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In this Edition the General Index has been somewhat altered

and enlarged. A separate Index of all Texts of Holy Scripture quoted in Hooker's Works, and a Glossary of Words strange either in themselves or in Hooker's use of them, have been added. In the preparation of the Glossary valuable help has been most kindly given by F. J. Furnival, Esq., one of the Honorary Secretaries of the Philological Society.

November 1862.


Successive Editions of the Life of Hooker.



[1] THE first object of the present publication is, to exhibit the EDITORIS

remains of the great and venerable writer (all, unfortunately, more or less imperfect) in as correct a form as could be attained, by reference, throughout, to the original editions ; and in some few cases, to MS. copies.

1. In respect of the Life of Hooker, by Walton—which has a sort of customary right to appear first in all collections of his remains, and a right, surely, which no one would wish to disturb, who can enter into the spirit either of the biographer, or of his subject-the reader will find some considerable variations from the copy which appears in most former editions: of which the following is the account. The life was first written at Archbishop Sheldon's suggestion to correct the errors of that by Bishop Gauden, which had come out in 1662. The first edition bears date 1665; the date of the Introduction is fixed to the year before, by the expression, “I must “ look back to his death, now sixty-four years past:" for Hooker died Nov.2, 1600. In 1670, it was reprinted, together with the lives of Donne, Wotton, and Herbert, and the collection was dedicated, as the separate life had been, to Walton's intimate friend (if he might not be called his patron) Bishop Morley. It was so popular as to reach a fourth edition in 1675: and from that, which was the last that had the author's corrections, the present reprint has been made. To the best of the Editor's knowledge, the copy of the Life prefixed to the editions of Hooker since 1666, was taken from Walton's first edition. For although there were at least two reprints of Hooker before Walton's death, one in 1676 and one in 1682, (he died Dec. 15, 1683) the Life remained uncorrected : and this circumstance not being observed by Dr. Zouch led him to select for his edition a text which undoubtedly Walton himself

ü Walton's general Correctness : E.cception to it. EDITOR'S had discarded. Dr. Wordsworth in his Ecclesiastical BioPREFACE.

graphy saw and corrected the mistake. It is remarkable that it should have escaped Strype's notice when he inserted his corrections and additions in the reprint of 1705. Some of the principal variations are set down in the notes to the present edition : but without exact collation of the two texts.

The general result, in the Editor's opinion, is favourable to Walton's veracity, industry, and judgment. The advantage he possessed was great in his connection with the Cranmer family, Hooker's near neighbours and most intimate friends. Of this connexion Walton's biographers do not appear to have thought much, if it was at all observed by them; though it was this in all probability which gave the colouring to his whole future life, introducing him into societies and pursuits from which otherwise he seemed far removed. At the same time the Editor has no wish to deny, that which is apparent of itself to every reader—the peculiar fascination, if one may call it so, by which Walton was led unconsciously to communicate more or less of his own tone and character to all whom he undertook to represent. But this is like his custom of putting long speeches into their mouths : we see at once that it is his way, and it deceives no one. Perhaps the case of Hooker is that in which the biographer has on the whole produced the most incorrect impression of his subject. He seems to have judged rather from ancedotes which had come to his knowledge, than from the indications of temperament which Hooker's own writings afford. Otherwise he might perhaps have seen reason to add to his commendation of him for meekness and patience, that those qualities were by no means constitutional in him. Like Moses, to whom Walton compares him, he was by nature extremely sensitive, quick in feeling any sort of unfairness, and thoroughly aware of his own power to chastise it:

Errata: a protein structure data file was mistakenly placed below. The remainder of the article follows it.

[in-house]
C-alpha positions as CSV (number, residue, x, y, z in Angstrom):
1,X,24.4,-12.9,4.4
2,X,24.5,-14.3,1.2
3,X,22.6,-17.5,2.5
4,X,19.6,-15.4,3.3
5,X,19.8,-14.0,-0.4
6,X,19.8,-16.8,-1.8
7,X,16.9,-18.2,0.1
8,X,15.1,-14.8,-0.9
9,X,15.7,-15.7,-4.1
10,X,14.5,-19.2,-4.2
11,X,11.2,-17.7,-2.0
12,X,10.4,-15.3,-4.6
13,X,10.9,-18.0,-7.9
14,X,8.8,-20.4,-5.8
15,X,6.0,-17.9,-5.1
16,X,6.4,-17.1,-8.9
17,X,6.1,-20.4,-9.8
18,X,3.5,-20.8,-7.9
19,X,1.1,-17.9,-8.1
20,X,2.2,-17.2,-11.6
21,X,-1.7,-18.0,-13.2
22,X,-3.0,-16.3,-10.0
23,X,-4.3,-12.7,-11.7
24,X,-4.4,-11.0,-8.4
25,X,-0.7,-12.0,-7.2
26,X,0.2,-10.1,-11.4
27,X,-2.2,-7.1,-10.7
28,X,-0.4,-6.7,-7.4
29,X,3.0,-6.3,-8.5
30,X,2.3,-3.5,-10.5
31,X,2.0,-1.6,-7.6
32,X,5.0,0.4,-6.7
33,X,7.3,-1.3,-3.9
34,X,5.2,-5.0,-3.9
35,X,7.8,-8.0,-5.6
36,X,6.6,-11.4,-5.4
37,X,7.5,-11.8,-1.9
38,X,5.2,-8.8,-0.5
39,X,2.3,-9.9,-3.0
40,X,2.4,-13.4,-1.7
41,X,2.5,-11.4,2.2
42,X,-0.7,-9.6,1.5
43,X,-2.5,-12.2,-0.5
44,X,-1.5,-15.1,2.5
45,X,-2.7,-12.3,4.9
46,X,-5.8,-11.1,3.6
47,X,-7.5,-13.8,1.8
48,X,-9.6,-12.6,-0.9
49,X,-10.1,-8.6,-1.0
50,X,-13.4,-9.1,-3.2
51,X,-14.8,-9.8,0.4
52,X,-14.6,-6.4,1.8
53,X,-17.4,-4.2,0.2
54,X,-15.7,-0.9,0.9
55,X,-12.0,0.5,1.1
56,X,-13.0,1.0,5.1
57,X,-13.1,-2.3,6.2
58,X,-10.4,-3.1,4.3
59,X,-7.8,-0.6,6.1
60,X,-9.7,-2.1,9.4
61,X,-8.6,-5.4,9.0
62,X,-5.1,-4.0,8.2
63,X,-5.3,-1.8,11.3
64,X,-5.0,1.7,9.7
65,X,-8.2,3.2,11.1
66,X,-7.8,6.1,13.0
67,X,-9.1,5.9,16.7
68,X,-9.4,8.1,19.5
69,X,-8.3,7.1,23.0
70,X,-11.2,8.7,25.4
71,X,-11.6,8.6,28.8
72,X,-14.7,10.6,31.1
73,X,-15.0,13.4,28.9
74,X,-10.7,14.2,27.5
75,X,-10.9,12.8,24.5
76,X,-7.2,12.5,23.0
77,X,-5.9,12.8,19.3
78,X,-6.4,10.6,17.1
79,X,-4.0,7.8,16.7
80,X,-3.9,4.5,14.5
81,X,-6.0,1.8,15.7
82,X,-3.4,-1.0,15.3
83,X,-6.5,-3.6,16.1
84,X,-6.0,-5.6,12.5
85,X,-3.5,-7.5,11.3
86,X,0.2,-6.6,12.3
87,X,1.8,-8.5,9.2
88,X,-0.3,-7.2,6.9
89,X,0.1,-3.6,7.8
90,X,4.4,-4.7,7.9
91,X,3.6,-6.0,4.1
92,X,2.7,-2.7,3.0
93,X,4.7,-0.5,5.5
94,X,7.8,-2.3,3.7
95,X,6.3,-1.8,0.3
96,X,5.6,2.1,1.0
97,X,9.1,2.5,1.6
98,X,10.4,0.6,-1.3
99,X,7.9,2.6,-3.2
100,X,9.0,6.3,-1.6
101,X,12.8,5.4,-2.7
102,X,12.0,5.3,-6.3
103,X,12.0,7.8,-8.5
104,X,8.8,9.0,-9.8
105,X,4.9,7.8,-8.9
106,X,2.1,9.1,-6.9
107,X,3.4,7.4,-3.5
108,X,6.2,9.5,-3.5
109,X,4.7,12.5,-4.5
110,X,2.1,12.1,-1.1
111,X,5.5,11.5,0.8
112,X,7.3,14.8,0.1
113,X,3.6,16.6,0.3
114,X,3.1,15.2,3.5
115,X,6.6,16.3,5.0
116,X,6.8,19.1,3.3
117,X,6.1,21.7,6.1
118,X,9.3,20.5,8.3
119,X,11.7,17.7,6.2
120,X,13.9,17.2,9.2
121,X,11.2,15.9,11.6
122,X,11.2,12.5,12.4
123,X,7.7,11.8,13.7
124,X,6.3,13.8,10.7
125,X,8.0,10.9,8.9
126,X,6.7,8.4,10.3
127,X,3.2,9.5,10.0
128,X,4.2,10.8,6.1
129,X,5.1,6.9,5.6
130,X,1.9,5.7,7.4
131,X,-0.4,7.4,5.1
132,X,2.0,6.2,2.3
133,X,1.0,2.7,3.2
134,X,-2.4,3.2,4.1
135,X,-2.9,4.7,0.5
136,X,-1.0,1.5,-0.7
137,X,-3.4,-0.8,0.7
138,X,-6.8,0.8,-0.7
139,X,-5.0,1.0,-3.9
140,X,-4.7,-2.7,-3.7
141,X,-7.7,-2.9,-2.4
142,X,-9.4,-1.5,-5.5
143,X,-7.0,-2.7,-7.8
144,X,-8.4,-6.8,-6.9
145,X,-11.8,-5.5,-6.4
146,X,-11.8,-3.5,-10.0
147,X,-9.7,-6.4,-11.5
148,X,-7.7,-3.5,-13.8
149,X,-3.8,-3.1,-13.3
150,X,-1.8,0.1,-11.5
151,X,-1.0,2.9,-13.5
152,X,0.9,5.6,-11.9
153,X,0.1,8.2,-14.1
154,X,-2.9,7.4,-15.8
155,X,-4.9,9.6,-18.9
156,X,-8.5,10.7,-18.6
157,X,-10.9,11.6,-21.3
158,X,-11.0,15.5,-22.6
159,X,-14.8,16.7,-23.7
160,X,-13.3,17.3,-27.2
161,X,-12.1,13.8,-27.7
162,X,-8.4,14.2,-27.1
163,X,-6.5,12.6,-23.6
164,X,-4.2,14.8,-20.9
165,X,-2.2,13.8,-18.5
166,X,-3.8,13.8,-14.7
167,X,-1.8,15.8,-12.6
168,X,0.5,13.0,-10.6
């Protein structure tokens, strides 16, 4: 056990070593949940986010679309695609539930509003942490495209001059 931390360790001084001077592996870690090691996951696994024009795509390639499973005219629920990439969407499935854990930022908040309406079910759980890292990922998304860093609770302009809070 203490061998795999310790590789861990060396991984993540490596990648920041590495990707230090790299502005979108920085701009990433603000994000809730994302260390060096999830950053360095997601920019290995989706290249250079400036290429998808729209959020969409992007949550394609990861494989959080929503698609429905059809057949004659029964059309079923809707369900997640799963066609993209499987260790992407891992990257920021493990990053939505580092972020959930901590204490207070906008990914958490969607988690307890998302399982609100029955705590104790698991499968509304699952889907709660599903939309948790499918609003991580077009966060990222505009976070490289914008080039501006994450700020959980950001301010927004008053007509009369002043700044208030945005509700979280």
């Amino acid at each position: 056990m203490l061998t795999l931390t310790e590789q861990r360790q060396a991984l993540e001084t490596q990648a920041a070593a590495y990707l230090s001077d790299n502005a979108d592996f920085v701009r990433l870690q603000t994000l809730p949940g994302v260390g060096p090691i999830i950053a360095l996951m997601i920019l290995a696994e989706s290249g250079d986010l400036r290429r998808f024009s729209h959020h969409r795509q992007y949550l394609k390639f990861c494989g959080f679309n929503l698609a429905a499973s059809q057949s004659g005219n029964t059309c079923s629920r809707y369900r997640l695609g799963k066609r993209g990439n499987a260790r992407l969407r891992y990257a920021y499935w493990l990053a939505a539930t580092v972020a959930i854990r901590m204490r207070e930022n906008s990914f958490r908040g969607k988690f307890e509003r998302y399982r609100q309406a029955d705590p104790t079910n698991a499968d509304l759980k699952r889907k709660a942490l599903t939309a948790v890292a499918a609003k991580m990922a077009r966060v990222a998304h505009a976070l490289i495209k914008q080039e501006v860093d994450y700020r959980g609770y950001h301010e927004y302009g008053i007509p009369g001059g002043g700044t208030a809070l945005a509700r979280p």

1 This marriage of the Archbishop's
great-niece with a simple London
shopkeeper would seem to shew that
Hooker's own marriage however ill-
assorted in other respects, would not
be considered as disparaging to his
station in society. The woman might
be, as Antony Wood describes her,
“clownish and silly," but in point of

rank and education, according to the fashion of that time, there was no reason why she might not become the wife of a country clergyman, though of an old family, and nephew of a member of parliament. Churchman, her father, had been wealthy, and the family bore arms, as appears by the Ho kers' pedigree.

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